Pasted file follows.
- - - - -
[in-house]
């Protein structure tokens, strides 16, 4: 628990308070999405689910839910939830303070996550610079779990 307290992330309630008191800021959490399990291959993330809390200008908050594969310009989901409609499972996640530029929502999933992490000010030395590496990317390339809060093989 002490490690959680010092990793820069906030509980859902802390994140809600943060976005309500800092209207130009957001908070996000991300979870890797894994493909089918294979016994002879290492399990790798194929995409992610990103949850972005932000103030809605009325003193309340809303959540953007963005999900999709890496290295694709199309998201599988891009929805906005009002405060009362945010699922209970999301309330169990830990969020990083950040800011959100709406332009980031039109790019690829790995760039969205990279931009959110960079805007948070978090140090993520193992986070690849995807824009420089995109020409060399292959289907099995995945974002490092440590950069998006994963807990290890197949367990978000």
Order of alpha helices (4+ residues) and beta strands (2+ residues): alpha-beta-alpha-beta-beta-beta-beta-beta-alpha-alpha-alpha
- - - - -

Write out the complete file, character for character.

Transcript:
[in-house]
């Protein structure tokens, strides 16, 4: 628990308070999405689910839910939830303070996550610079779990 307290992330309630008191800021959490399990291959993330809390200008908050594969310009989901409609499972996640530029929502999933992490000010030395590496990317390339809060093989 002490490690959680010092990793820069906030509980859902802390994140809600943060976005309500800092209207130009957001908070996000991300979870890797894994493909089918294979016994002879290492399990790798194929995409992610990103949850972005932000103030809605009325003193309340809303959540953007963005999900999709890496290295694709199309998201599988891009929805906005009002405060009362945010699922209970999301309330169990830990969020990083950040800011959100709406332009980031039109790019690829790995760039969205990279931009959110960079805007948070978090140090993520193992986070690849995807824009420089995109020409060399292959289907099995995945974002490092440590950069998006994963807990290890197949367990978000």
Order of alpha helices (4+ residues) and beta strands (2+ residues): alpha-beta-alpha-beta-beta-beta-beta-beta-alpha-alpha-alpha